He assumed that everybody knew about his anti-Nazi views because of his behaviour in the camp: he did not take part in the singing of German Nazi songs such as the Horst Wessel Lied; he refused to sign a form allowing the Australian authorities to communicate his whereabouts to the German government; he did not accept the Reichsgeld, the pocket money paid to loyal Germans by the German government; and he did not make friends with people who were known to be Nazi sympathisers.
Throughout his internment, he demanded to be segregated from German Nazis. Whenever the authorities gave him the choice, he opted to be interned with other anti-Nazis. In 1942, when his wife Maria was interned, the Klaphakes were accommodated in camp 3D, together with Italians, Jewish refugees from Singapore, and a very small number of other Germans who refused to have anything to do with the Nazis in the camps.
For four years, he failed to convince the security services of his innocence. Several factors account for this failure. The authorities failed to understand his motivation to come to Australia. If he was neither Jewish nor a committed socialist, why then did he leave Germany? Why had he been on friendly terms with IG Farben directors? Why did he meet the German consul after his arrival in Australia?
But Klaphake's failure to convince the authorities was also due to his inability to understand them. Like most other internees, he did not know why he was interned. How could he prove his innocence if he did not know why they thought he was guilty? On 16 October 1942, he wrote to the Tatura 3D commandant:
I beg the Authorities of this country, the sole Authorities I recognize, to tell me ... what the reasons for my internment are and to give me the chance of defending myself.
Wolf Klaphake was interned for more than four and a half years, from 10 June 1940 until 30 August 1944. This was far longer than most enemy aliens who abhorred the regimes of Adolf Hitler and Benito Mussolini.
In the first nine months of the war, the Australian Government was anxious to avoid repeating the World War I experience of mass internments of enemy aliens – despite vociferous public demands for their immediate internment. Only small numbers of Germans and Austrians were interned in September 1939, and many of them were released in early 1940. In February 1940, the Secretary of the Department of the Army reported:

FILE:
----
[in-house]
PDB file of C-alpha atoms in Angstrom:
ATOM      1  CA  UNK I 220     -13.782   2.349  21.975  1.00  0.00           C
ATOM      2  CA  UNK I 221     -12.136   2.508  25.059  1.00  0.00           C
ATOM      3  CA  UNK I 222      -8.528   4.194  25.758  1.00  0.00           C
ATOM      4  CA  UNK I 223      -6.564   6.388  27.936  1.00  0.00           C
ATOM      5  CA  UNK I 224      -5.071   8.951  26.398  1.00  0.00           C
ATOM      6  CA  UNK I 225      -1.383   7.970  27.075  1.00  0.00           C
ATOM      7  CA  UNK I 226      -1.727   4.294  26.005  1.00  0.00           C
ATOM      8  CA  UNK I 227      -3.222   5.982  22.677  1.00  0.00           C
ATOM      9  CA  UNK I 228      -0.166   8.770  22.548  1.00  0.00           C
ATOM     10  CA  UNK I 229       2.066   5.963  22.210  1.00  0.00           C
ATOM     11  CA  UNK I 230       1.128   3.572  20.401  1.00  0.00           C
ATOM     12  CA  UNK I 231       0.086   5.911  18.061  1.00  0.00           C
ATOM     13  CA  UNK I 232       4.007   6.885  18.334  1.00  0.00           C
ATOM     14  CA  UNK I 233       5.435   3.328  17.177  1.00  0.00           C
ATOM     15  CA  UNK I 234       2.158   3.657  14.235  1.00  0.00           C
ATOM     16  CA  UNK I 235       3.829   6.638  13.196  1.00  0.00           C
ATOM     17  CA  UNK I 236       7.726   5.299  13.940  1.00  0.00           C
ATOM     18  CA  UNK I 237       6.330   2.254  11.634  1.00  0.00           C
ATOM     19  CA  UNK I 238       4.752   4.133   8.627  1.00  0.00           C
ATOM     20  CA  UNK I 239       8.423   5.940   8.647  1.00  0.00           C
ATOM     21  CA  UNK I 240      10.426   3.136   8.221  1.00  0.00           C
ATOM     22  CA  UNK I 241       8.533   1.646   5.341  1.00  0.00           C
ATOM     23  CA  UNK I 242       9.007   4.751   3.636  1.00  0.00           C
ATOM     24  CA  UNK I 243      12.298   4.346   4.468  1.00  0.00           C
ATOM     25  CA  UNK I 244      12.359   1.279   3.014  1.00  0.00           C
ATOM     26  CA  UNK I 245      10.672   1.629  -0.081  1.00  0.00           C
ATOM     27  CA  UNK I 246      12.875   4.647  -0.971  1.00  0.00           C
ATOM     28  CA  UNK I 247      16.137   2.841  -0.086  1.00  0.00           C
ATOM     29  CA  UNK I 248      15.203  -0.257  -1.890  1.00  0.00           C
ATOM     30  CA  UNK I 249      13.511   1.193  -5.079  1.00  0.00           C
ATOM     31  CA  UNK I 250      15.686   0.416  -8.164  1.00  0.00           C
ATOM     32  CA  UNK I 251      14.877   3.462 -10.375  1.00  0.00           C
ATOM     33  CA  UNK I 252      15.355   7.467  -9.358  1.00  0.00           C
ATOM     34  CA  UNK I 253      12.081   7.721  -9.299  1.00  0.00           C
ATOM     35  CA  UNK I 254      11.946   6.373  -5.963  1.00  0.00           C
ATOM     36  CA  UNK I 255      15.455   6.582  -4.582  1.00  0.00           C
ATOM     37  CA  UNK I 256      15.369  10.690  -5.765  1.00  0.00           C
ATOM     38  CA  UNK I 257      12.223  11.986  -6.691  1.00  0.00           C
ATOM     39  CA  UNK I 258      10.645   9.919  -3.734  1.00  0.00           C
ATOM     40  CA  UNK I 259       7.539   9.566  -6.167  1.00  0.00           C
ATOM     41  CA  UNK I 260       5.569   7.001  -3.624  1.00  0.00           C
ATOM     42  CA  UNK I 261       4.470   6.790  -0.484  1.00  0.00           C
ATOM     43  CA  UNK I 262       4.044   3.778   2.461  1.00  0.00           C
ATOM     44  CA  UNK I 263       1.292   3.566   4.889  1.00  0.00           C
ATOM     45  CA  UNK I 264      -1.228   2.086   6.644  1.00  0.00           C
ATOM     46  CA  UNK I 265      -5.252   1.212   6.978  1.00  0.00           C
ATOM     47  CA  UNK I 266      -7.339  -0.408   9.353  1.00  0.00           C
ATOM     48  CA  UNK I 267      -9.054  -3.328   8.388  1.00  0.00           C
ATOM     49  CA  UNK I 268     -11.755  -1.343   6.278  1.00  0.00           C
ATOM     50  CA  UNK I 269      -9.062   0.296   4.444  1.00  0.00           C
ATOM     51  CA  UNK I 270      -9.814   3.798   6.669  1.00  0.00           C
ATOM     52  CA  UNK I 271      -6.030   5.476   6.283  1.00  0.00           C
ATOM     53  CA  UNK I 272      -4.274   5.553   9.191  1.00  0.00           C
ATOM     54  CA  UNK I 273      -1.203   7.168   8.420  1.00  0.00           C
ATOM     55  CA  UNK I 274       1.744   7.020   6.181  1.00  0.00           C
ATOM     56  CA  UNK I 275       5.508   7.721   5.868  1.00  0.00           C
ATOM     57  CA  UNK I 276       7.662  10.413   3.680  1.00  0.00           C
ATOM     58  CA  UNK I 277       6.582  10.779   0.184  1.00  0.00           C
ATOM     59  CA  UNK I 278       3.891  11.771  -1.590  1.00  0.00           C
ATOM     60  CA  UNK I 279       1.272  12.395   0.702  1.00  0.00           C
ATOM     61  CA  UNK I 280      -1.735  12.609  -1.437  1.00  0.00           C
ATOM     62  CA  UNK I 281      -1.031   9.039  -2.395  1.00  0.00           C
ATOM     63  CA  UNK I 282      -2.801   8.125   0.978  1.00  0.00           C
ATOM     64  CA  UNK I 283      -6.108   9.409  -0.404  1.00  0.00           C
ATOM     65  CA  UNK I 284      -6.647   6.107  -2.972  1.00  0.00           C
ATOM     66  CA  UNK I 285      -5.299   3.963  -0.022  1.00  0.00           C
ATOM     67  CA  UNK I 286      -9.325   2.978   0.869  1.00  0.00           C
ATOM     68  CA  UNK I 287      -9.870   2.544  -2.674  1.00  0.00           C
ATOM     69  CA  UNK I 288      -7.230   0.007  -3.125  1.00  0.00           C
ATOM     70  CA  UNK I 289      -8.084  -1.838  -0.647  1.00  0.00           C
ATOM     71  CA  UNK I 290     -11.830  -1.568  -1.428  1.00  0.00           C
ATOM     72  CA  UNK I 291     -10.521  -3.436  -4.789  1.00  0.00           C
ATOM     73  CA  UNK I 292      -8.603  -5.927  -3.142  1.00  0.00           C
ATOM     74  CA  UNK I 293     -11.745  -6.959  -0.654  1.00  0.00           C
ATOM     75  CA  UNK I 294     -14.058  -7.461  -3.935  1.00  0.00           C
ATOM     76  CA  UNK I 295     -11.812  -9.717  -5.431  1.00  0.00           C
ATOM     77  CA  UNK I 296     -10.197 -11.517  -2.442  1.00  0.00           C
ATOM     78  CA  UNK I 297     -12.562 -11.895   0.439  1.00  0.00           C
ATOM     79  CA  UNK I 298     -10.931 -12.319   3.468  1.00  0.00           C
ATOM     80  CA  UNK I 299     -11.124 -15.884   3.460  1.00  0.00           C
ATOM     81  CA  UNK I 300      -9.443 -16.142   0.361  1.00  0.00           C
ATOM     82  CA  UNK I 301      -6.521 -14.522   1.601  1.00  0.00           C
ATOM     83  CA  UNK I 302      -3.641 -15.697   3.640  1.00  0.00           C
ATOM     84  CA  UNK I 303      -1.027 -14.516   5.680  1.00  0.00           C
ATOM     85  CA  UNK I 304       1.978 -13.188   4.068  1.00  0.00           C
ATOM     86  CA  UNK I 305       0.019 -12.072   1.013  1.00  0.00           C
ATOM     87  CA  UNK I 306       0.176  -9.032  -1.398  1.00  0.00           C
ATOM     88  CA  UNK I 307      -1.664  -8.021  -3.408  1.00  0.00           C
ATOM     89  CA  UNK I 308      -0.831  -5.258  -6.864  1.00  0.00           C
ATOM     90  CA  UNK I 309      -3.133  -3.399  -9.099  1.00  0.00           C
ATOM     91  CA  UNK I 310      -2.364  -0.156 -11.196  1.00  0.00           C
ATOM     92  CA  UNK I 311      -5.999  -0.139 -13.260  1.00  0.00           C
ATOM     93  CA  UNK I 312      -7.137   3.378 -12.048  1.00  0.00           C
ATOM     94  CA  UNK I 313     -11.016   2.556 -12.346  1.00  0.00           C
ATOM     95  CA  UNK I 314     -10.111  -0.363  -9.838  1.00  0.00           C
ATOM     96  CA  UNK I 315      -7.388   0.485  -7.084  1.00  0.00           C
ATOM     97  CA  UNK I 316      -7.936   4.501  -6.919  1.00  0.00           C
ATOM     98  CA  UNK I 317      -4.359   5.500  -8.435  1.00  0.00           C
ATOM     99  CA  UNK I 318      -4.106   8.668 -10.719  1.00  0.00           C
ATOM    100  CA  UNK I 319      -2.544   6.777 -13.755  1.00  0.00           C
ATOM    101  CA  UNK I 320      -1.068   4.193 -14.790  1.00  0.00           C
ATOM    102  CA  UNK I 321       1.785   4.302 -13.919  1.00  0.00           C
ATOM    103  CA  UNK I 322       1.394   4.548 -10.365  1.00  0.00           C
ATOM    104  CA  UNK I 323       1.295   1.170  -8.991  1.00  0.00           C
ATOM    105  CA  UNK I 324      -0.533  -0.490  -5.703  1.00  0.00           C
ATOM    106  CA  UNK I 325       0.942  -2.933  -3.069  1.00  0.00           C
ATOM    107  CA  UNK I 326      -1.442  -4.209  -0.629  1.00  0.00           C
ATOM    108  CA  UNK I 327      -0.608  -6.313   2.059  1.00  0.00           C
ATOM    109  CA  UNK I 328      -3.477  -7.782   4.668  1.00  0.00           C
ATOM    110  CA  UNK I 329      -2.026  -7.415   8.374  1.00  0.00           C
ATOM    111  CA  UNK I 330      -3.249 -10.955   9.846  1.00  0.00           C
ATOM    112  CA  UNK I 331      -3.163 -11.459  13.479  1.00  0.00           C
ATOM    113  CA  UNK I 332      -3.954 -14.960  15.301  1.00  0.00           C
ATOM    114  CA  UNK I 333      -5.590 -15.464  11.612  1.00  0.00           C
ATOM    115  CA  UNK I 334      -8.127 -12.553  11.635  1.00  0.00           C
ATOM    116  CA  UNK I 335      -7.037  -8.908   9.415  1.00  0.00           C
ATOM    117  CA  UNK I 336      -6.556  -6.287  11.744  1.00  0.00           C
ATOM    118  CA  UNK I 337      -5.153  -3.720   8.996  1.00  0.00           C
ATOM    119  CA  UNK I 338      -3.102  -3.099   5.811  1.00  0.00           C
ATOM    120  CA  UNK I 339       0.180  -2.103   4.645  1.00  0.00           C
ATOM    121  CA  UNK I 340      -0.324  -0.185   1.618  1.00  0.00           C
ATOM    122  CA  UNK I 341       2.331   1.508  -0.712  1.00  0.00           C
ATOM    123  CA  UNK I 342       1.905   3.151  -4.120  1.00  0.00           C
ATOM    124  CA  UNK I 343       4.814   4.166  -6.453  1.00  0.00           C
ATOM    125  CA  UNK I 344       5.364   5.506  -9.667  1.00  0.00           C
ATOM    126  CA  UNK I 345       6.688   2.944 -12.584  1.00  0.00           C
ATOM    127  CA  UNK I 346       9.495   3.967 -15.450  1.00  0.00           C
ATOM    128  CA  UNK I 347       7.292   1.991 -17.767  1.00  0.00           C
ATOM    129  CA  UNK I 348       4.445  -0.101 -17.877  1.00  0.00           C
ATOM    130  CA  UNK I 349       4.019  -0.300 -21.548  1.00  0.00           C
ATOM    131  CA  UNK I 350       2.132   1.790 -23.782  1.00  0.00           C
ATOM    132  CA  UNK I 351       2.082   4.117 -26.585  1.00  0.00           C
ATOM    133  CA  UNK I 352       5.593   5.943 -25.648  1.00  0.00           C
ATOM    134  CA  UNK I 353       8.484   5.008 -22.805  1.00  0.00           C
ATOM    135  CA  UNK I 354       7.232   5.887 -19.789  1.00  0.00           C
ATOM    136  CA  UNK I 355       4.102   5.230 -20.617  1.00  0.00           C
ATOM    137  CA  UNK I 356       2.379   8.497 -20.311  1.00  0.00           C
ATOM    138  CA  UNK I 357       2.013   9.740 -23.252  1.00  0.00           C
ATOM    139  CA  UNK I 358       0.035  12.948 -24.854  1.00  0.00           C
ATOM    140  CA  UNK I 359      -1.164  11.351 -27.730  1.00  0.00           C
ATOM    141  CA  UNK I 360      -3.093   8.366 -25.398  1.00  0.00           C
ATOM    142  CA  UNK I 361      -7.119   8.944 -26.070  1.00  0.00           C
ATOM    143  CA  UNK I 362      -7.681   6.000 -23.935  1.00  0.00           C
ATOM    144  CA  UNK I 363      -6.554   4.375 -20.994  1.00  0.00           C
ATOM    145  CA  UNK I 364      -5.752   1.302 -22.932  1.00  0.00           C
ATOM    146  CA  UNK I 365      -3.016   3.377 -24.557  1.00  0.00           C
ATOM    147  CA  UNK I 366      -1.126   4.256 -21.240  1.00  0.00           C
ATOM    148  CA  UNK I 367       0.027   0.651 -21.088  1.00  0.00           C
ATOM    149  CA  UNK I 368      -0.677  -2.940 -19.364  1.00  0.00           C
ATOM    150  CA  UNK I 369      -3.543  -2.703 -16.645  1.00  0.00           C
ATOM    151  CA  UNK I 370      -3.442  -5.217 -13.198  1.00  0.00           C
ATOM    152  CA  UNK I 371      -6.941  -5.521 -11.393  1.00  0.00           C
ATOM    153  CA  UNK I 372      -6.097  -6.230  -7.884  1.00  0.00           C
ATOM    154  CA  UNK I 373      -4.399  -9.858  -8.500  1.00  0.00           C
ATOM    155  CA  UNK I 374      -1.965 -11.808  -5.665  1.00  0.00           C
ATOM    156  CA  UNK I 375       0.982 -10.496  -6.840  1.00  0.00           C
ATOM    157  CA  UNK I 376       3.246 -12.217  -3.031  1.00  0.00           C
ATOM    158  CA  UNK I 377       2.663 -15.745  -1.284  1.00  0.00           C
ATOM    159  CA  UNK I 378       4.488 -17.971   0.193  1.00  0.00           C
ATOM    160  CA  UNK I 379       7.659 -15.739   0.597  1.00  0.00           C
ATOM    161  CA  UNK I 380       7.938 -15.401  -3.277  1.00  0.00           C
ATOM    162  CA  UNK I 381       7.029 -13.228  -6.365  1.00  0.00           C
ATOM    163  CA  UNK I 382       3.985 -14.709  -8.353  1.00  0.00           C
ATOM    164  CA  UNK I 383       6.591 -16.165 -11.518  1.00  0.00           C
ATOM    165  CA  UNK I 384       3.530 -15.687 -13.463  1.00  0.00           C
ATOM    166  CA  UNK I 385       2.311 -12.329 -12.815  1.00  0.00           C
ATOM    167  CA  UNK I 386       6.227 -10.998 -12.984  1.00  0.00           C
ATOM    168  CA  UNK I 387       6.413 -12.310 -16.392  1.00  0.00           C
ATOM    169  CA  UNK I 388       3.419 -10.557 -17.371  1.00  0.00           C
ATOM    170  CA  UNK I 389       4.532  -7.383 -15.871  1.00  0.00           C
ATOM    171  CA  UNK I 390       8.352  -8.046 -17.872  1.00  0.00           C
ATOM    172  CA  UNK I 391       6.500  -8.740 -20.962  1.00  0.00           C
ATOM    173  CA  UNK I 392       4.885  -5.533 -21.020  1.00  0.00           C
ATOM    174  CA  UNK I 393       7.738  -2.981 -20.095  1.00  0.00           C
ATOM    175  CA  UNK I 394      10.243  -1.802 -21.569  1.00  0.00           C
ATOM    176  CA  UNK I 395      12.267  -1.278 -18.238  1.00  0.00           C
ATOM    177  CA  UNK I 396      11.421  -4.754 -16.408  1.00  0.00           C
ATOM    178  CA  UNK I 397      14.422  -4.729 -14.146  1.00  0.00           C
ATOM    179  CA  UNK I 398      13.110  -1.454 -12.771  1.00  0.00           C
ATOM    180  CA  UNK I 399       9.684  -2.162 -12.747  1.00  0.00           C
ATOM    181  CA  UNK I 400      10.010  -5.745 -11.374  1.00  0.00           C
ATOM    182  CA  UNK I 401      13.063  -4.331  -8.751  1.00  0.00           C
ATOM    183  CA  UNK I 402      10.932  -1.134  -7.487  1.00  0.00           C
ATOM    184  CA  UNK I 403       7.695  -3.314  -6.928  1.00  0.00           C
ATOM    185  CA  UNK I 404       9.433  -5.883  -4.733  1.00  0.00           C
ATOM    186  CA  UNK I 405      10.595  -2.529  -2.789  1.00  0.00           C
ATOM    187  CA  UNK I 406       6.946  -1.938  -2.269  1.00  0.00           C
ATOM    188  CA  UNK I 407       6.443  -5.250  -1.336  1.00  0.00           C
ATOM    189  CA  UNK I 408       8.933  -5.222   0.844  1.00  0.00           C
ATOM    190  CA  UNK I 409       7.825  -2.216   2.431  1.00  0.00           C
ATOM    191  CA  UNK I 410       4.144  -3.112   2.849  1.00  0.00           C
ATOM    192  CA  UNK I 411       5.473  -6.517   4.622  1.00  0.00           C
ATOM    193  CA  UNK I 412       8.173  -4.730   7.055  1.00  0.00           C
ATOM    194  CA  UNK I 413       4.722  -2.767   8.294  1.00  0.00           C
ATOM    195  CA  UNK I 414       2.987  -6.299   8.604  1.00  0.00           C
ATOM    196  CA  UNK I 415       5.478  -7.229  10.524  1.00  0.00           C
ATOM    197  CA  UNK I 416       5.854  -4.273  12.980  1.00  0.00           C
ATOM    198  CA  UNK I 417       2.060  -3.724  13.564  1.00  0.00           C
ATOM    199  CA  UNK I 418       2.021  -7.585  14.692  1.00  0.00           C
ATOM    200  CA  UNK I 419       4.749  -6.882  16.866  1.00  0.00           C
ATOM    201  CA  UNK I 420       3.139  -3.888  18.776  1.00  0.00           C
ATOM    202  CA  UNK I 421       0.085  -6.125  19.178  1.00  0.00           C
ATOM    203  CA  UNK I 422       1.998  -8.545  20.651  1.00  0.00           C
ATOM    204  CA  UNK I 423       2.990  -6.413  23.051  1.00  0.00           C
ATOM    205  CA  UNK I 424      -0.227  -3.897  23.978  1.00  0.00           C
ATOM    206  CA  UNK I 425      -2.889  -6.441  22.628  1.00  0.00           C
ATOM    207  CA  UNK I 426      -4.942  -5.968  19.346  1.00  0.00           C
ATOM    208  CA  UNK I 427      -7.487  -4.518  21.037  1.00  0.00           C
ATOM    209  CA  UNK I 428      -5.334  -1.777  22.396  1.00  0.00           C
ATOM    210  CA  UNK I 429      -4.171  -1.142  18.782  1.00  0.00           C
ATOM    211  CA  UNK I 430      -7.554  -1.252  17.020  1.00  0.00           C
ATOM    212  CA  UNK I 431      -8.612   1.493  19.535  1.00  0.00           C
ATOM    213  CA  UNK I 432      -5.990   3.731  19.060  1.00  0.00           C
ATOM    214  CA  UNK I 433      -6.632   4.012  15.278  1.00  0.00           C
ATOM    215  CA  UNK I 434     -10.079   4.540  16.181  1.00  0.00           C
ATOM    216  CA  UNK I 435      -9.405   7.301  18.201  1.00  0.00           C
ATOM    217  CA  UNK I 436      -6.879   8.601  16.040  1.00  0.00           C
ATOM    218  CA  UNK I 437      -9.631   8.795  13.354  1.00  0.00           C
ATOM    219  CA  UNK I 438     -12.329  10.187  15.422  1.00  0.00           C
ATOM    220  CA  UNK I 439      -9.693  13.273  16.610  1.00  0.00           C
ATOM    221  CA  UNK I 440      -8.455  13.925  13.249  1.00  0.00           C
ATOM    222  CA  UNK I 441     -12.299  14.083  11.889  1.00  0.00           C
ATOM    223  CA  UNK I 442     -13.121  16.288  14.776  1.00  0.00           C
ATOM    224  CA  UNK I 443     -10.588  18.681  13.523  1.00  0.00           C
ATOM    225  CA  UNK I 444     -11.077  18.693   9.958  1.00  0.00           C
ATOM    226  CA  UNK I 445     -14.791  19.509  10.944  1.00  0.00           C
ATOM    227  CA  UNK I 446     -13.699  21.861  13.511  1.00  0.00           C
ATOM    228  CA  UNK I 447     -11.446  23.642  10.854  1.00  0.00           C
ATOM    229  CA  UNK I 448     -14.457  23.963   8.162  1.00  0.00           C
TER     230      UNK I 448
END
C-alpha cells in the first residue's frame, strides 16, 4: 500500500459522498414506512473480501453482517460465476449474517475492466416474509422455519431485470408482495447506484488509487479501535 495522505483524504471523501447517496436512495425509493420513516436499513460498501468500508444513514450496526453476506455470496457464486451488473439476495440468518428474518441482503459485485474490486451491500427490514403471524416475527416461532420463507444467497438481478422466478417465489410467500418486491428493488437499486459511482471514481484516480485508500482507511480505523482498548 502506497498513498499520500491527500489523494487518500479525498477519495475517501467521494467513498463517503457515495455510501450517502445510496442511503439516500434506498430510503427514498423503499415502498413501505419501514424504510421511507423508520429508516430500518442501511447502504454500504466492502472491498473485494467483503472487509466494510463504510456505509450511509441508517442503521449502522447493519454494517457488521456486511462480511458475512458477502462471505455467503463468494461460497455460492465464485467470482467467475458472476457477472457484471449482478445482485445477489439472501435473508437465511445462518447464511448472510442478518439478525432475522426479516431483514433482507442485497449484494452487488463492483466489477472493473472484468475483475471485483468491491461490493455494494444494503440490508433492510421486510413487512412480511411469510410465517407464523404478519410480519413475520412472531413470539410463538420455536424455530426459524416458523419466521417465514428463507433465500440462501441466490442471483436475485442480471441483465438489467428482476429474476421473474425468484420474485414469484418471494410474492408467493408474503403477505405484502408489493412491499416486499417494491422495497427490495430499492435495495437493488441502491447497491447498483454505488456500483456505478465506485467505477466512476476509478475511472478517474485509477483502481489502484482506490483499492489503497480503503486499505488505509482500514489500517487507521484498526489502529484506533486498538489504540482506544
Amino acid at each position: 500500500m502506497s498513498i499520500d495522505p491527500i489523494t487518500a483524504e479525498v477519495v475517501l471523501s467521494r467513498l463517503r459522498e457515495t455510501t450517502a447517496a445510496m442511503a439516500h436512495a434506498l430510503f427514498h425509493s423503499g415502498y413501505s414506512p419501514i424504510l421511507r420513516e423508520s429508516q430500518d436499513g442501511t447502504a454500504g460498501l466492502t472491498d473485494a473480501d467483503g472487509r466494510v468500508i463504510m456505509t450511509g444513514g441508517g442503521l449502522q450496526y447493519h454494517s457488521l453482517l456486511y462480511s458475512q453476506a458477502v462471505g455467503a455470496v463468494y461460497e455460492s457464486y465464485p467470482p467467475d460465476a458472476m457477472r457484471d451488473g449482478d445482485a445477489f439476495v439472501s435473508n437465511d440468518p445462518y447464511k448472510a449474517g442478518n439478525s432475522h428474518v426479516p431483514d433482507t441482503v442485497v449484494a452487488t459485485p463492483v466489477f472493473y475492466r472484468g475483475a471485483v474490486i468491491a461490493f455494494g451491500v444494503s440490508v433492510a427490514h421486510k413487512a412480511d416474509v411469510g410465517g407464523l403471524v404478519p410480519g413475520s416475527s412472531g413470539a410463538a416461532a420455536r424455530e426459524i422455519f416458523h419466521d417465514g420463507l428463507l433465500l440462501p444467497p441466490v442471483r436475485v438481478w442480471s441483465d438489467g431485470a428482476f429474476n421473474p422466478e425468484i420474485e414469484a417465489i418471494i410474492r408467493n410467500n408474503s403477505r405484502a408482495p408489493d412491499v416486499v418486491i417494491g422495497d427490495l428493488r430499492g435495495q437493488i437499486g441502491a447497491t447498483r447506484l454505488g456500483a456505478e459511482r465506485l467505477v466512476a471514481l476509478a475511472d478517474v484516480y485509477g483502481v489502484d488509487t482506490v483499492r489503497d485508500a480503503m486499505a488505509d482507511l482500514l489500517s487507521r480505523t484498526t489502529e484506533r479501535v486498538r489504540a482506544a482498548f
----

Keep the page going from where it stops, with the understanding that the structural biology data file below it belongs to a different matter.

Of the 5100 persons over the age of 16 years who have been registered as German citizens, 234 are now interned and 23 are placed under certain restrictions ... No other restrictions have been placed on the remaining German citizens at liberty, other than the requirement to register, to report themselves weekly to an Aliens Registration Officer, and to obtain a permit if they wish to travel outside the Police District in which their place of abode is situated. A very liberal interpretation has been placed on the latter. 13
But the military situation in Europe and fear of fifth columnists in Australia moved the government to change its policy. In the first week of June 1940, the Germans embarked on a major offensive in France. The fall of France, and the capture of large numbers of British troops on the European mainland, seemed to be only a matter of time. Between 6 and 10 June 1940, all over Australia hundreds of enemy aliens were rounded up and interned.